Yogurt Flavor and Texture

The most dominant flavor of yogurt is sourness, due to lactic acid produced by the starter culture. Most yogurts contain between 0.8% and 1.0% lactic acid and have a pH below 4.6.

In the absence of sweetener or added flavors, most consumers can detect sourness when the pH is below 5.0. Other organic acids, including formic and acetic, may also be produced by the culture, but at much lower concentrations, and they generally make only modest contributions to yogurt flavor.

There are, however, other metabolic products produced by the culture that accumulate in yogurt and contribute significantly to flavor development. The most important of these is acetaldehyde, a two carbon aldehyde.Although normally present at less than 25 ppm concentration, this is still sufficient to give yogurt its characteristic tart or green apple flavor. Both S. thermophilus and L. delbrueckii subsp. bulgaricus can produce acetaldehyde; however, the rate and amount produced depends on the strain and on the growth conditions.

There appear to be at least two metabolic routes by which acetaldehyde is produced (Figure 4-3). In one pathway, an aldolase enzyme hydrolyzes the amino acid, threonine, and acetaldehyde and glycine are formed directly. It is also possible to form acetaldehyde from pyruvate (generated from glucose metabolism). The pyruvate can either be decarboxy-lated, forming acetaldehyde directly, or converted first to acetyl CoA, and then oxidized to acetaldehyde. By understanding how these pathways function, it may soon be possible to apply molecular metabolic engineering approaches to enhance or control acetaldehyde levels in yogurt. Finally, diacetyl and acetoin may also be produced by the yogurt culture; however, they are usually present at concentrations below a typical taste threshold.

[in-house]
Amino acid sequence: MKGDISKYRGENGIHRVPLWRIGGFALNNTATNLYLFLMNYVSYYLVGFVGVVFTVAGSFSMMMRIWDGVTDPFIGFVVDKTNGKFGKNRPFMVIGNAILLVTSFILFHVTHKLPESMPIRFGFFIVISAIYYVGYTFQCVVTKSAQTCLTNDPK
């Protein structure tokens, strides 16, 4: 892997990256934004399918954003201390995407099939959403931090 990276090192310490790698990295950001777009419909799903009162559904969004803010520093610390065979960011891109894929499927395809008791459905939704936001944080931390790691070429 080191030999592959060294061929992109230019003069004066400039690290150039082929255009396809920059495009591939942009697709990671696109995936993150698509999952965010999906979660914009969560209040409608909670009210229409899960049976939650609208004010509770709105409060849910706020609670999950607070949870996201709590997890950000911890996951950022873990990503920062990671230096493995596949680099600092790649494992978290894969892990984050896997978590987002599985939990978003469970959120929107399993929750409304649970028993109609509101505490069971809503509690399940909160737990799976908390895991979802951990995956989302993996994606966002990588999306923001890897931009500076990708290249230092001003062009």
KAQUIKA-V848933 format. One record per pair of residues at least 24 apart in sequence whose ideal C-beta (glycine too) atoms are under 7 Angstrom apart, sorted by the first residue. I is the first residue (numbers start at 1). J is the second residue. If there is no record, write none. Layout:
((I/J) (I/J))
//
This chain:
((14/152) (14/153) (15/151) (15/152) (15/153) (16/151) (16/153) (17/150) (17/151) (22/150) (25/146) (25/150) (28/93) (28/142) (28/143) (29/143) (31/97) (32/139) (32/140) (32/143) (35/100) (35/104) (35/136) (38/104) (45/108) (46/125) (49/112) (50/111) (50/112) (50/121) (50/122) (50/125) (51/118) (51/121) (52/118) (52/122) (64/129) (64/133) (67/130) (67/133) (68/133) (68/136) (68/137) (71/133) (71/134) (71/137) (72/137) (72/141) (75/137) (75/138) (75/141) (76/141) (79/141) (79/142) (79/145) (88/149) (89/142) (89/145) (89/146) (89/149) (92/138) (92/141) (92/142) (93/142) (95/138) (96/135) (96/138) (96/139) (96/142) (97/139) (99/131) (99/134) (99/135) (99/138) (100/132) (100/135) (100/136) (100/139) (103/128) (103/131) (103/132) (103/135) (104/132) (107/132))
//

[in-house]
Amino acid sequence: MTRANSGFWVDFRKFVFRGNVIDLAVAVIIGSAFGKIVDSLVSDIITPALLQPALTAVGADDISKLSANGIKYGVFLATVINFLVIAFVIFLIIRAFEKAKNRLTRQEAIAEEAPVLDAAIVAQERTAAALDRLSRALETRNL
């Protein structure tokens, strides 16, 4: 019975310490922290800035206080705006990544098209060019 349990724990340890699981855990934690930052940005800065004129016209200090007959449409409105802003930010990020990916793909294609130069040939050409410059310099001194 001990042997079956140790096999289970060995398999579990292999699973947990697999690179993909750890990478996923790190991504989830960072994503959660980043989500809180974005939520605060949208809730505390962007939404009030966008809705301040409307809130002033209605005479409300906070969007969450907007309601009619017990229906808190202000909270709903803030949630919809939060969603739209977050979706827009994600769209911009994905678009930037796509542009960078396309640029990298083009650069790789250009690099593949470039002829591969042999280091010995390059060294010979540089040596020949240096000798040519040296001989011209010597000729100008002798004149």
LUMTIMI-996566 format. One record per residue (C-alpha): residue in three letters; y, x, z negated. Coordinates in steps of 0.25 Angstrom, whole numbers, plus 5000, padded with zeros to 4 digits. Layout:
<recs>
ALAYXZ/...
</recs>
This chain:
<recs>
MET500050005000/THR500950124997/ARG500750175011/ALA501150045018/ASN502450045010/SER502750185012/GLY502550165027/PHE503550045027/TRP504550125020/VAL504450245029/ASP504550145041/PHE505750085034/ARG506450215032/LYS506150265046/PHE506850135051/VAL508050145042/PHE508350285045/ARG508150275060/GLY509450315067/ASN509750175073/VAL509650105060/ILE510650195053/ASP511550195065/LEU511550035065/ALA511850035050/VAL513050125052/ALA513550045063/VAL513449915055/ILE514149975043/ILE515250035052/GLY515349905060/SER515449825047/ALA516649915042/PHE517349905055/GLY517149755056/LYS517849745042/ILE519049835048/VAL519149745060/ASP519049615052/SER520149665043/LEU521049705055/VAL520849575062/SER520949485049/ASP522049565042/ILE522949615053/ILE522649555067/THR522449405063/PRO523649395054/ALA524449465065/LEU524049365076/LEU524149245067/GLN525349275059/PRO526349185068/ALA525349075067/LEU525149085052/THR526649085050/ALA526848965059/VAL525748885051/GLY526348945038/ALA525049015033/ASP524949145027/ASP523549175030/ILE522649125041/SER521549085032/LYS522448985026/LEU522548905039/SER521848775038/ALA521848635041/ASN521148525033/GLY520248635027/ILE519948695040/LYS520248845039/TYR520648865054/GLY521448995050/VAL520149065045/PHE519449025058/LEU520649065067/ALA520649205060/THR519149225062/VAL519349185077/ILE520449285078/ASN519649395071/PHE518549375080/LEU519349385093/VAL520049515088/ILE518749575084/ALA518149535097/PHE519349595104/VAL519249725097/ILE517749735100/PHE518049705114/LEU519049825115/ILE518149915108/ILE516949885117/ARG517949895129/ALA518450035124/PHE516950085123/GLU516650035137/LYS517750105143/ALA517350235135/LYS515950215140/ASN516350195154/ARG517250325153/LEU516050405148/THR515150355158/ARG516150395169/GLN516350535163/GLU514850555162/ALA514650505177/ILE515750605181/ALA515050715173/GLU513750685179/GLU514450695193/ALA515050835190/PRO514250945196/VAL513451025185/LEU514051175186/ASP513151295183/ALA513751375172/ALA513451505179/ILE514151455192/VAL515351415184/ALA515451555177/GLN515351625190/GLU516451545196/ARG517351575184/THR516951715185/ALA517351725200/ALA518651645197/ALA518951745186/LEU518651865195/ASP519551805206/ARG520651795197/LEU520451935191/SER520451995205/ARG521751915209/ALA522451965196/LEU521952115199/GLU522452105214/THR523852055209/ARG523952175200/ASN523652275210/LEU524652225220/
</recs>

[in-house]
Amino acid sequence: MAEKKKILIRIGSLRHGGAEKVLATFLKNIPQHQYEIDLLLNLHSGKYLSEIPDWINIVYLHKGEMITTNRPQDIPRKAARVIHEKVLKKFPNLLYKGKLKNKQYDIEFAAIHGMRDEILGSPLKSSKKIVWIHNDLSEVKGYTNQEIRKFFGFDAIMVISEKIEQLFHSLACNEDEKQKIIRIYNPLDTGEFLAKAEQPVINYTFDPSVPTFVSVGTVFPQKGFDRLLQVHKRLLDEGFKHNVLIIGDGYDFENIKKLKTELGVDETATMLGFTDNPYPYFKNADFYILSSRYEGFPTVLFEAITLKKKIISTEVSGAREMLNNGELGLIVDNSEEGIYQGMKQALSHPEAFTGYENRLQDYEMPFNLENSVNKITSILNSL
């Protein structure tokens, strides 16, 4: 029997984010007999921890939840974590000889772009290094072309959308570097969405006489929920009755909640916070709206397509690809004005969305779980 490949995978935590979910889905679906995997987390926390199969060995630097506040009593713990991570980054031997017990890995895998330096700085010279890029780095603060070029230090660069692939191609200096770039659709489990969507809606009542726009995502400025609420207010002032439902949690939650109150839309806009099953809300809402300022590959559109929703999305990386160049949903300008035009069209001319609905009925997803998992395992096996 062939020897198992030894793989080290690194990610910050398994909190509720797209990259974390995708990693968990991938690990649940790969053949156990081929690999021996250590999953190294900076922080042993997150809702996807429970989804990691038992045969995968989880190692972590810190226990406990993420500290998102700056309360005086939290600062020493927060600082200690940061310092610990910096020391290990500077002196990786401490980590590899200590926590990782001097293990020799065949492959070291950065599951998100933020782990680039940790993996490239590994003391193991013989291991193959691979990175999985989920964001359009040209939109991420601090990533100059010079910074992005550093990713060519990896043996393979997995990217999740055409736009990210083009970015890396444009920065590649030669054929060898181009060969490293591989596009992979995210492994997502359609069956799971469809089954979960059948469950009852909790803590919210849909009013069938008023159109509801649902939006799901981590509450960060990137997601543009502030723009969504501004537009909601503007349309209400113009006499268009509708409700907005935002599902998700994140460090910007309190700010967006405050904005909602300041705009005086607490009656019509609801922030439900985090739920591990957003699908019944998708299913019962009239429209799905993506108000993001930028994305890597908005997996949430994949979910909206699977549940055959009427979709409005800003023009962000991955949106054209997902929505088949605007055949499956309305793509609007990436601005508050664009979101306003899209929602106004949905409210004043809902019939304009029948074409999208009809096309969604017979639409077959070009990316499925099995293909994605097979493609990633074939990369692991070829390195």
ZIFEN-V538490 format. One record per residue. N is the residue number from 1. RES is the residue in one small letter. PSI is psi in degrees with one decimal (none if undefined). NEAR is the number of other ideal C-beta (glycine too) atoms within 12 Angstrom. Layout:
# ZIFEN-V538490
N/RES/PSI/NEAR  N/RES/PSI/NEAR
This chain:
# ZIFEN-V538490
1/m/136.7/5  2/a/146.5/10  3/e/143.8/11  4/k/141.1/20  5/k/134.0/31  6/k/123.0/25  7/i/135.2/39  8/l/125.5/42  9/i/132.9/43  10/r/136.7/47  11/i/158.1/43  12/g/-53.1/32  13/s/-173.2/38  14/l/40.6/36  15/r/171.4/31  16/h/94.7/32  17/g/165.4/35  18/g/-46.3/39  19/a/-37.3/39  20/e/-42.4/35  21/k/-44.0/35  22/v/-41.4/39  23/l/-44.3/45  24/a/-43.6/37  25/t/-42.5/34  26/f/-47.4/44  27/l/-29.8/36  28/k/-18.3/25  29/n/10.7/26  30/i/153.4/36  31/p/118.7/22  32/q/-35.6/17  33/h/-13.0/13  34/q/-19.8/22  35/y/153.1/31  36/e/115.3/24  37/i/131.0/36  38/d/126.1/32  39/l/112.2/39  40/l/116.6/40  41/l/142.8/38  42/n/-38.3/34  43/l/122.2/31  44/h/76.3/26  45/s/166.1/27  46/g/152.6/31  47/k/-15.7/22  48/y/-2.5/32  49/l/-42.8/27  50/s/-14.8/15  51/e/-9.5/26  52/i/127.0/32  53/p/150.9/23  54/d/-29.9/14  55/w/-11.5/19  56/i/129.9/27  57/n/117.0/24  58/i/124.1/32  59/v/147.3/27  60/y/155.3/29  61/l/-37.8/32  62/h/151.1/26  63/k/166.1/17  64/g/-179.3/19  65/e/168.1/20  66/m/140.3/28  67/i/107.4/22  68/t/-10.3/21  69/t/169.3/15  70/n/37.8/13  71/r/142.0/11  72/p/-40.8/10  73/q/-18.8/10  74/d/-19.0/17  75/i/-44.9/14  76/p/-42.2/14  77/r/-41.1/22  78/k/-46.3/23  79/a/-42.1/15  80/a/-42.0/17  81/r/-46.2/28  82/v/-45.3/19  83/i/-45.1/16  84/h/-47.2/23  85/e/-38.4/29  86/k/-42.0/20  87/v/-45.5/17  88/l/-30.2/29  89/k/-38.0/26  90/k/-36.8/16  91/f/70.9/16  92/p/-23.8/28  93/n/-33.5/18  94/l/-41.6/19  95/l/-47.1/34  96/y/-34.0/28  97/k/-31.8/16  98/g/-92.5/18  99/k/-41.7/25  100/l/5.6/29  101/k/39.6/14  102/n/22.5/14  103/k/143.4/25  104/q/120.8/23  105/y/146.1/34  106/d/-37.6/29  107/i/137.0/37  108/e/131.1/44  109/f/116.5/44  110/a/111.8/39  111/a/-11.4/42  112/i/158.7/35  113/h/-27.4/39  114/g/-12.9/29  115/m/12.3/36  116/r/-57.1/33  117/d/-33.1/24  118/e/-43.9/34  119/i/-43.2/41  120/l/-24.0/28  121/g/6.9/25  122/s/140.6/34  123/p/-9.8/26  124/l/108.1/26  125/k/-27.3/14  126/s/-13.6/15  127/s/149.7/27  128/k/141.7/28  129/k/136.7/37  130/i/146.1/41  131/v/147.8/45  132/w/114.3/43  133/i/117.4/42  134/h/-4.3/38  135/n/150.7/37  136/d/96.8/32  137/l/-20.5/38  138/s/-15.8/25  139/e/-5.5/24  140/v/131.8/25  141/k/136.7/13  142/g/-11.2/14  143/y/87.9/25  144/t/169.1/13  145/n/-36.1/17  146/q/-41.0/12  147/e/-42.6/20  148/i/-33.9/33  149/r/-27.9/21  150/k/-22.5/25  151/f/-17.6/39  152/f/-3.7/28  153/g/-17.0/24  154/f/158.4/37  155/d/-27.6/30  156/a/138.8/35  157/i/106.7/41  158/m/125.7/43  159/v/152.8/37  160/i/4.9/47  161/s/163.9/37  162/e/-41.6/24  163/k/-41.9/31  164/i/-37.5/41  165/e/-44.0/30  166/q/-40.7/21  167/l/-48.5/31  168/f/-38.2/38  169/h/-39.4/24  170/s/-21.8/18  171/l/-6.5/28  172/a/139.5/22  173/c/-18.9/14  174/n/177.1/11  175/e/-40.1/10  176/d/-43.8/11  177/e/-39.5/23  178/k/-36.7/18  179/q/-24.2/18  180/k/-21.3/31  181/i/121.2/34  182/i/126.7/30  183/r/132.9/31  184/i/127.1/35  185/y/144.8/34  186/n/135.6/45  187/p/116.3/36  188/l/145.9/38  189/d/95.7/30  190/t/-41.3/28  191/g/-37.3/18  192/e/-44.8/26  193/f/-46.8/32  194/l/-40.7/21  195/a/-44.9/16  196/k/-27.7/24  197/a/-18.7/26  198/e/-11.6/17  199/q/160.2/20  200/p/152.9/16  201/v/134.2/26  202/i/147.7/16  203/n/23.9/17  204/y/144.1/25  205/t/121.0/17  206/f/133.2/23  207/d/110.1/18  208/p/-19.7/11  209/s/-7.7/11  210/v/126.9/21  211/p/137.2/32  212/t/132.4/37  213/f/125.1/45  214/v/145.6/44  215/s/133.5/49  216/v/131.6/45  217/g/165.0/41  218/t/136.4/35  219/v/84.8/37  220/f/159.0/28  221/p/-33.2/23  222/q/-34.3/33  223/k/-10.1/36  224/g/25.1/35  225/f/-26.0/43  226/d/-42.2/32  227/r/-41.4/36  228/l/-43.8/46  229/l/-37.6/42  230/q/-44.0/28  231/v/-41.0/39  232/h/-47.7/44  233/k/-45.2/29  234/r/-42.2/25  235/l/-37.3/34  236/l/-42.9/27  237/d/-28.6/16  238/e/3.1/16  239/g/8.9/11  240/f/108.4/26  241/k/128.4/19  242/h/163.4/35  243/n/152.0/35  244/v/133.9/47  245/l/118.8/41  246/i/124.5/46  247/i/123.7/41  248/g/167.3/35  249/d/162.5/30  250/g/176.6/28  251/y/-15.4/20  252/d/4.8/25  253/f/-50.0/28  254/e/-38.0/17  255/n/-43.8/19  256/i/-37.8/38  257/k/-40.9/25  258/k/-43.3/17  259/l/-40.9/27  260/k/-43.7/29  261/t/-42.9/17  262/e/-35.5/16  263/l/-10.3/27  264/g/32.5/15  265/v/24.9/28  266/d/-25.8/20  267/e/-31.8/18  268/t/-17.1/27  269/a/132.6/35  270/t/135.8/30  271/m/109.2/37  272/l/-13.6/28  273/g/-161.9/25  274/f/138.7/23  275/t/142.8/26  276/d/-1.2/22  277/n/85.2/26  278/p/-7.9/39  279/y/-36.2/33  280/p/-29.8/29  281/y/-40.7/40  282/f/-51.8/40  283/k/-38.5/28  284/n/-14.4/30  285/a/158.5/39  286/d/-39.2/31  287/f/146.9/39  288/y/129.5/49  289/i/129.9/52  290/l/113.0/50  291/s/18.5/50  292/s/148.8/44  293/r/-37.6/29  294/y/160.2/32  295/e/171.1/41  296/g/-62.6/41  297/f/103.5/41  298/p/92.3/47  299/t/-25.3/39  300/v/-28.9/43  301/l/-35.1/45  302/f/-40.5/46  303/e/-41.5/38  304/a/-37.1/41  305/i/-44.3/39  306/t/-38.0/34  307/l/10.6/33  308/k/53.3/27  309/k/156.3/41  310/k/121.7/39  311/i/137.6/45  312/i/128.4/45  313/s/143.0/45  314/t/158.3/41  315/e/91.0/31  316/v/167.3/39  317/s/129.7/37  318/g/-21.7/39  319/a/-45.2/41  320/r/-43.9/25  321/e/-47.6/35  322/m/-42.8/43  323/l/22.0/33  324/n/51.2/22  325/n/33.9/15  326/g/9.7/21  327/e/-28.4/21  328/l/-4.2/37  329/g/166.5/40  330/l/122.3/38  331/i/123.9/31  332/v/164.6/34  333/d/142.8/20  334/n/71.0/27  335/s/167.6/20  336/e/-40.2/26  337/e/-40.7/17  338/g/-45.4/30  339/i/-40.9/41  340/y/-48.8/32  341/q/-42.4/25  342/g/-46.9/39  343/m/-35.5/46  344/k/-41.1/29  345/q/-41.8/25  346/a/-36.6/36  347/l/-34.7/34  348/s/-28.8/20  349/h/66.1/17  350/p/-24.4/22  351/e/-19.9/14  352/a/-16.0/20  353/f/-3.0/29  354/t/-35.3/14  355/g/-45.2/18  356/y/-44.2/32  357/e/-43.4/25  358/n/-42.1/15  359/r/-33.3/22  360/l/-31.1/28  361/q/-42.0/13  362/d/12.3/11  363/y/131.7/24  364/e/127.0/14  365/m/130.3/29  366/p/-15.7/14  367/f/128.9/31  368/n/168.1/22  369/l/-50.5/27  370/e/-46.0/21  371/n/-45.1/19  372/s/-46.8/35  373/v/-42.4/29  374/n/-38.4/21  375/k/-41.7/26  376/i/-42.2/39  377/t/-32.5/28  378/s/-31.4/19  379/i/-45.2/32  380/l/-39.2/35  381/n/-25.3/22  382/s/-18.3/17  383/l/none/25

In the United States, most yogurt is flavored with fruit and other flavorings. Fruits are usually added in the form of a thick puree, with or without real pieces of fruit.These ingredients obviously dilute or mask the lactic acid and ac-etaldehyde flavors. In fact, the trend in the United States is to produce mild-flavored yogurts with less characteristic yogurt flavor. Thus, strains that produce little acetaldehyde are often used in yogurt cultures.

The texture and rheological properties of yogurt are, perhaps, just as important to

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